Sears St. Paul Redevelopment Planned

Developers have unveiled a plan to redevelop the area surrounding the St. Paul Sears store near the State Capitol, preserving the store and its operations while adding housing and retail space.

The Rice Street location includes large parking lots, and these would be transformed into higher-density uses including more retail, townhomes and office space, according to the plan.

Sears confirmed that they are in “the early stages of discussion regarding a project on the Rice Street property that will continue to have a Sears store presence,” said Howard Riefs, spokesman for Sears Holding Corp. “We will have additional information to share in the coming weeks.”

The redevelopment plan would include plans for:

— Another 111,700 square feet of retail space, including two retail buildings on the southeast side of the existing store and two more to the southwest.

— A four-story office building on the northeast corner of the site.

— 121 apartments and 18 townhomes in the northwest corner of the property. Some of that land is now occupied by the Sears Auto Center, which would be relocated to the Sears store itself.

The site also provides parking for many state workers, so the plan includes a proposed four-level, 586-space parking garage. Another 700 parking spaces would remain after the remodeling.

The site also is near the new light-rail line going in along University Avenue.

City Planning and Economic Development Director Cecile Bedor put the project into perspective on Friday, Jan. 4, noting that the most concrete thing for now is that the Sears store is staying.

“We don’t have anything that has been formally submitted,” Bedor said. “Sears has identified about 10 sites across the country that they believe are ripe for redevelopment, and this is one of them. And when I say redevelopment, they mean keeping the store. This is a good site for them.”

On Thursday, Macy’s Inc. announced that it is closing its landmark downtown St. Paul department store, which had been open for 50 years. The Macy’s is expected to close in March, and there are no firm plans for its large building. After that, Sears will be one of the last remaining department stores in St. Paul.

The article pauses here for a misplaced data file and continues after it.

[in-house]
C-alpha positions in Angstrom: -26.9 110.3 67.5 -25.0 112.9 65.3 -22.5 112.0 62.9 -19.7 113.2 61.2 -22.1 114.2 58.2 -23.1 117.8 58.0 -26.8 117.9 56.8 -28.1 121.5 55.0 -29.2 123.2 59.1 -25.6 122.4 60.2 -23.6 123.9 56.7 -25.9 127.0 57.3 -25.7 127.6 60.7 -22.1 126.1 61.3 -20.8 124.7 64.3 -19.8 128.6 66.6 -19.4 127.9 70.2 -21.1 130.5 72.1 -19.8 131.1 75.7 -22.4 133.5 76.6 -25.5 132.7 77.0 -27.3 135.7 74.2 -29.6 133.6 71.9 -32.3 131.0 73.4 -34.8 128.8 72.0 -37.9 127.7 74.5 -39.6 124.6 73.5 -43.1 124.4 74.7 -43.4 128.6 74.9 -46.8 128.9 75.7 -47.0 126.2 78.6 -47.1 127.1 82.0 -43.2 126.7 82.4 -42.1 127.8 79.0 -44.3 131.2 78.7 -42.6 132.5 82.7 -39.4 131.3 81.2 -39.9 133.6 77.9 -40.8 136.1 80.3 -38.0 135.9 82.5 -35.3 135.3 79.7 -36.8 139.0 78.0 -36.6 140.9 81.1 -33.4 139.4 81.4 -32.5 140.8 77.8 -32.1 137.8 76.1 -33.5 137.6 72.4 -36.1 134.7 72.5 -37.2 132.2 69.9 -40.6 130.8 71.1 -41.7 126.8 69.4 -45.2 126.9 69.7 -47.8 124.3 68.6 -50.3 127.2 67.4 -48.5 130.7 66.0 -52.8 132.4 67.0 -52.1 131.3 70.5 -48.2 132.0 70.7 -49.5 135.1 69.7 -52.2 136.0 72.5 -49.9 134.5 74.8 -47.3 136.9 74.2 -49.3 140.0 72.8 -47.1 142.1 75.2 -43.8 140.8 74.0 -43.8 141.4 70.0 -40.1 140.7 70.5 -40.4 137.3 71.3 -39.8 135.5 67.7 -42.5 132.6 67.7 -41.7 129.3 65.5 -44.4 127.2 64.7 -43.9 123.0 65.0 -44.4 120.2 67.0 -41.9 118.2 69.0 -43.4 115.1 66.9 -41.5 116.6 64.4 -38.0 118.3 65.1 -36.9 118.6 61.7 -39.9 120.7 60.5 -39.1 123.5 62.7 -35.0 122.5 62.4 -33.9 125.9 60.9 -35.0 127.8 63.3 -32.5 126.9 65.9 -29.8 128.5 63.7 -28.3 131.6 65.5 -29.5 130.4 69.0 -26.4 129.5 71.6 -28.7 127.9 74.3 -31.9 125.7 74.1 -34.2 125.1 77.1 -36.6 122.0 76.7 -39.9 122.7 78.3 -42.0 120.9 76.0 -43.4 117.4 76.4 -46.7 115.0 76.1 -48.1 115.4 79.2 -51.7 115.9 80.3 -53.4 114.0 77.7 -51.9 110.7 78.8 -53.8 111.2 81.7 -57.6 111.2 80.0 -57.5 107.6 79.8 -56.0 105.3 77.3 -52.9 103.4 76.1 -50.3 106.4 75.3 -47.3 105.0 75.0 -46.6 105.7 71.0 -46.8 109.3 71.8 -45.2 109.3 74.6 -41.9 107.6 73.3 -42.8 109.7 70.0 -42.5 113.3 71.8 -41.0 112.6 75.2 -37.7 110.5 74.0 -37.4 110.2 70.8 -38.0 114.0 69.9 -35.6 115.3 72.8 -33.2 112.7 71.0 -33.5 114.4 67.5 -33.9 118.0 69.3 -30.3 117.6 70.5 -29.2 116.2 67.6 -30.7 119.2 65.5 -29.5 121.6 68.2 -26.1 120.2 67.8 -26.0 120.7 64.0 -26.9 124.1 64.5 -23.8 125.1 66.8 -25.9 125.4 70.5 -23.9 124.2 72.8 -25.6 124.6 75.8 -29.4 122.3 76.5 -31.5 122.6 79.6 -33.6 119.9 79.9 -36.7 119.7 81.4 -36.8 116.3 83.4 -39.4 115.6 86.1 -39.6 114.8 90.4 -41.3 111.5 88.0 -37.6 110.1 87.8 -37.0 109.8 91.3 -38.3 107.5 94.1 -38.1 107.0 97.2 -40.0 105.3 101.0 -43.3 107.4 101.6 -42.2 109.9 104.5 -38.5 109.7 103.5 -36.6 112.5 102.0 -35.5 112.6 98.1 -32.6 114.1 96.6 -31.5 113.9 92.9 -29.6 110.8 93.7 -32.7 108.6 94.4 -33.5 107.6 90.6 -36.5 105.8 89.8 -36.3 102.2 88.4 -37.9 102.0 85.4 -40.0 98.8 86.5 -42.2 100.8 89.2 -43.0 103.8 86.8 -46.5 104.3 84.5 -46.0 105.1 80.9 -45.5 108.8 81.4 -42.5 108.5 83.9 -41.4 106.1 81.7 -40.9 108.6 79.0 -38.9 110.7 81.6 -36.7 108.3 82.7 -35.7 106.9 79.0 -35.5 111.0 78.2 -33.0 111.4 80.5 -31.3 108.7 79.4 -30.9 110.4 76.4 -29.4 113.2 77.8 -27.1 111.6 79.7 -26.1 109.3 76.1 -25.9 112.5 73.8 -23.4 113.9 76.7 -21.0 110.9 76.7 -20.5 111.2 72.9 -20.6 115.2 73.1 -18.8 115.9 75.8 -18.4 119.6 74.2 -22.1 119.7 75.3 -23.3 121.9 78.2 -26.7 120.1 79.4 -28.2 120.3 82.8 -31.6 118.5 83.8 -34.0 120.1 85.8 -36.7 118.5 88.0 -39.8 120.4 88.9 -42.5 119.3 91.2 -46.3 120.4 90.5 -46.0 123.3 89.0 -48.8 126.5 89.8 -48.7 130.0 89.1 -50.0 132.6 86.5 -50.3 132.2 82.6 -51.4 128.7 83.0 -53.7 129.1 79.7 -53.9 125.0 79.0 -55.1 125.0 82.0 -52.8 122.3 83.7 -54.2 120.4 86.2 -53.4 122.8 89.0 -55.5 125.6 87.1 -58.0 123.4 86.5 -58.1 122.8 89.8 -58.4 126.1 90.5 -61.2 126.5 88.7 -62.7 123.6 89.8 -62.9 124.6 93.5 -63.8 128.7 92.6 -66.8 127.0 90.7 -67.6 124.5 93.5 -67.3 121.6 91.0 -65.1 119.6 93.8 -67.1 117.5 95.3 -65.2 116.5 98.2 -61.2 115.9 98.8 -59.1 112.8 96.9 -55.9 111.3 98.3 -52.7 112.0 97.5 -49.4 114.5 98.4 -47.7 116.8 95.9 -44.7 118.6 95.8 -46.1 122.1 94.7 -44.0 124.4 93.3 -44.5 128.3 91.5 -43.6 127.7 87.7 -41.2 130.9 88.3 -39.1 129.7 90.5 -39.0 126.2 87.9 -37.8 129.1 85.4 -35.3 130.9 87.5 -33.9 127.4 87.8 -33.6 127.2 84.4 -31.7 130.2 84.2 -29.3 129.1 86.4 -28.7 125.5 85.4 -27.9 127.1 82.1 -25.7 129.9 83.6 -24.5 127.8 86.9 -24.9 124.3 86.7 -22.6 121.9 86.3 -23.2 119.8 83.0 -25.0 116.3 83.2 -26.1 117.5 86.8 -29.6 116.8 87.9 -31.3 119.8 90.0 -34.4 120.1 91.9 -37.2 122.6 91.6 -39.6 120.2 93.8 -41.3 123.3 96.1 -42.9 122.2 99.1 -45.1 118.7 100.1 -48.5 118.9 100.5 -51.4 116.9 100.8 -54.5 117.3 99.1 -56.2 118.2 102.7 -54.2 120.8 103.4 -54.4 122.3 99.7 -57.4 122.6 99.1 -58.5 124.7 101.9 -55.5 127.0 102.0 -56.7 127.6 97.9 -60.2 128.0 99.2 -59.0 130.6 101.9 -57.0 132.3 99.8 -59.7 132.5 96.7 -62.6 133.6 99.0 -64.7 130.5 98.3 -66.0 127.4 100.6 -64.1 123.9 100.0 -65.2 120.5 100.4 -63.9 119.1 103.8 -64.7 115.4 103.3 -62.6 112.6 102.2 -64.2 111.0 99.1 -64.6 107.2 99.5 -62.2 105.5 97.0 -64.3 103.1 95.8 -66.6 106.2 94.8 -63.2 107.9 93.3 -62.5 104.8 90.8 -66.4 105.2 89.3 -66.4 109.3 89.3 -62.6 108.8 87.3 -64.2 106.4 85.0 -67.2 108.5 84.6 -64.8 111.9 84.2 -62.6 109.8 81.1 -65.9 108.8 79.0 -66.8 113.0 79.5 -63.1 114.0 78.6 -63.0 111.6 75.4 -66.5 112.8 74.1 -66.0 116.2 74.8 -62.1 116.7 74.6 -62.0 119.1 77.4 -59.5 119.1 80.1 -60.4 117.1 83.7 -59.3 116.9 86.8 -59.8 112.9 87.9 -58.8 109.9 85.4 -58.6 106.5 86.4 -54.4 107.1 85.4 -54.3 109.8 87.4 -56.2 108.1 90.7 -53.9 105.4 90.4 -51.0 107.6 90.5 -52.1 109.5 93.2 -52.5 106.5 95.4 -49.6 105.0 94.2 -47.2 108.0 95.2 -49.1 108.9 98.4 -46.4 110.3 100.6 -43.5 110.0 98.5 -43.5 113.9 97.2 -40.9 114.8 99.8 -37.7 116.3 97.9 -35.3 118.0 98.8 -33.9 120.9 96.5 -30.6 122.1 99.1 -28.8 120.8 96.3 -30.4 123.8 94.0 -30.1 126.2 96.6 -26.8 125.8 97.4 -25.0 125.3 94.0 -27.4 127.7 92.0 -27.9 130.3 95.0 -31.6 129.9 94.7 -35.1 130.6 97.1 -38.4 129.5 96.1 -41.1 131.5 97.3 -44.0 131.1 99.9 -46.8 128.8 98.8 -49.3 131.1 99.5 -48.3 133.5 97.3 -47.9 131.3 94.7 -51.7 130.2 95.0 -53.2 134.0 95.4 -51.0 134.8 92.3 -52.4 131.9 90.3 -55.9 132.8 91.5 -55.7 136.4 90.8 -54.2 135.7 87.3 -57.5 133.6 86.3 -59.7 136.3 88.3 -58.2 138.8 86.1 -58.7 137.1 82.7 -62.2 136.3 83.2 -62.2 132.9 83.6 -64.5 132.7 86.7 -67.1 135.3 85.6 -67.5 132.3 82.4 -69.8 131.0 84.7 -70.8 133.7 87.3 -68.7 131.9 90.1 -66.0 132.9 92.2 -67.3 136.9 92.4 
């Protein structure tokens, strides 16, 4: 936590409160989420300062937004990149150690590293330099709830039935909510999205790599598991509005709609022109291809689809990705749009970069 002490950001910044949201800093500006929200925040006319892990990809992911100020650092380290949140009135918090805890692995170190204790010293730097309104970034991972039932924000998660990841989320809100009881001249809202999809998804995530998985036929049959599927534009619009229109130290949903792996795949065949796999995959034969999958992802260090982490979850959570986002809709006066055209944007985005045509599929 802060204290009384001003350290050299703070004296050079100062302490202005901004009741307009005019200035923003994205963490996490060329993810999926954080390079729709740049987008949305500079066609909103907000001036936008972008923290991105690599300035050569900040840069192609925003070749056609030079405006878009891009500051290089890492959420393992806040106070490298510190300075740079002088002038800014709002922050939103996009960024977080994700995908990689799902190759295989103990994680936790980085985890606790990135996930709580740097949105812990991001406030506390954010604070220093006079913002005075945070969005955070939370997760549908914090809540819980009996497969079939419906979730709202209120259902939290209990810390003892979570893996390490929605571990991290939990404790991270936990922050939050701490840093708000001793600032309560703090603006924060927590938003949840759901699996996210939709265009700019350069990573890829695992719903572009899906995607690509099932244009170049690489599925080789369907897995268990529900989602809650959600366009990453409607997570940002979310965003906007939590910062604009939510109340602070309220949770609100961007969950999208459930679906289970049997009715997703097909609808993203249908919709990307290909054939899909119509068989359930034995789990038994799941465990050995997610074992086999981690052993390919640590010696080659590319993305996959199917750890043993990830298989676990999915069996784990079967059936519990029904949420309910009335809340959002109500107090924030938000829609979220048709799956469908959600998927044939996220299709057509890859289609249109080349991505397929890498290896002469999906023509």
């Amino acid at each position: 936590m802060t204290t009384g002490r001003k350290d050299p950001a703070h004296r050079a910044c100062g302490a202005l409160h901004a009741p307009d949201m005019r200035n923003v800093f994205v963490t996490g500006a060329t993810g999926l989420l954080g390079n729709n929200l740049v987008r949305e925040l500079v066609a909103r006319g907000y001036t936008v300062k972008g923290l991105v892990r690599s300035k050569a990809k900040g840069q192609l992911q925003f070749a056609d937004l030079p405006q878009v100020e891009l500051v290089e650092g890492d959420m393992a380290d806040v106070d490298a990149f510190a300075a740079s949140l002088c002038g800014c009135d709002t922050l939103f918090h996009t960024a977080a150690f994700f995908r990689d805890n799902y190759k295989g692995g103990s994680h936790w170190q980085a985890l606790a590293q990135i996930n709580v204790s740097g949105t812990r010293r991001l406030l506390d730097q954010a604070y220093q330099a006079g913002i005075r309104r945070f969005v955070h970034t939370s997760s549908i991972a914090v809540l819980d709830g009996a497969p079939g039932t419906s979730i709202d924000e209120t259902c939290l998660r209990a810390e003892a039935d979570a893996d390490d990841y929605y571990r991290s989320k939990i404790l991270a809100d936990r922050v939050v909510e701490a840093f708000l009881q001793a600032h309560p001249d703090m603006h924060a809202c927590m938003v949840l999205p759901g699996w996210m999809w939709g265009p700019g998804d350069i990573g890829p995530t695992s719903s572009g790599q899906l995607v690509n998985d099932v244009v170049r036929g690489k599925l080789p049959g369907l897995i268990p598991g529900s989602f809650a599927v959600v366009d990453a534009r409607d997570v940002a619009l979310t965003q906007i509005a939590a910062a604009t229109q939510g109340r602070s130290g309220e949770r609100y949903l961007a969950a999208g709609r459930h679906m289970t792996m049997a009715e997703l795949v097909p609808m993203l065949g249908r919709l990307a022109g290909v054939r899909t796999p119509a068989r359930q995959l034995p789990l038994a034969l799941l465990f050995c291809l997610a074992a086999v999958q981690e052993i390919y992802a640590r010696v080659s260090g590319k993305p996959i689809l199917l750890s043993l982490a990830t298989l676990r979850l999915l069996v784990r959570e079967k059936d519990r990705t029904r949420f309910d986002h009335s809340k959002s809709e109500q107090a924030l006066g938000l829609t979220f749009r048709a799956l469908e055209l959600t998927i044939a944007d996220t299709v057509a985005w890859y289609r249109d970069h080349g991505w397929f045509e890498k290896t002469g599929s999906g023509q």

“The light rail is a billion-dollar investment, and the hope for all light rail is it will be a catalyst for new development,” Bedor said. The Macy’s site also is along the light rail line.

As for the14-acre Sears site, “It’s a sea of parking right now. This is in the planning stages. It will continue to change,” Bedor said.

Melissa Martinez-Sones, director of the Capitol River Council, said its 35-member board received general details of the Sears site plan last month but has yet to take a formal position on the plan. The council is an advisory group for the area surrounding the state Capitol.

“Sears came to our December board meeting and presented high-level plans, more conceptual,” she said. “They are coming back with more detailed information on Tuesday, and that’s to our Development Review Committee meeting. Those are open, public meetings, and anybody who might be interested in that is welcome to come and listen to what Sears has planned.”

The committee meeting is scheduled for 7:30 a.m. Tuesday, Jan. 8, at the U.S. Bank Center’s first floor conference room at 5th and Minnesota streets.

The plan also will go before the state’s Capitol Area Architectural and Planning Board for design concept approval on Jan. 16. Director Nancy Stark said plans will be presented at that meeting, set for 1:30 to 3:30 p.m. in the Capitol building. Lt. Governor Yvonne Prettner Solon chairs the board.

“We would have the jurisdiction over zoning, and then the city would have jurisdiction over building permits,” Stark said.

Source: Pioneer Press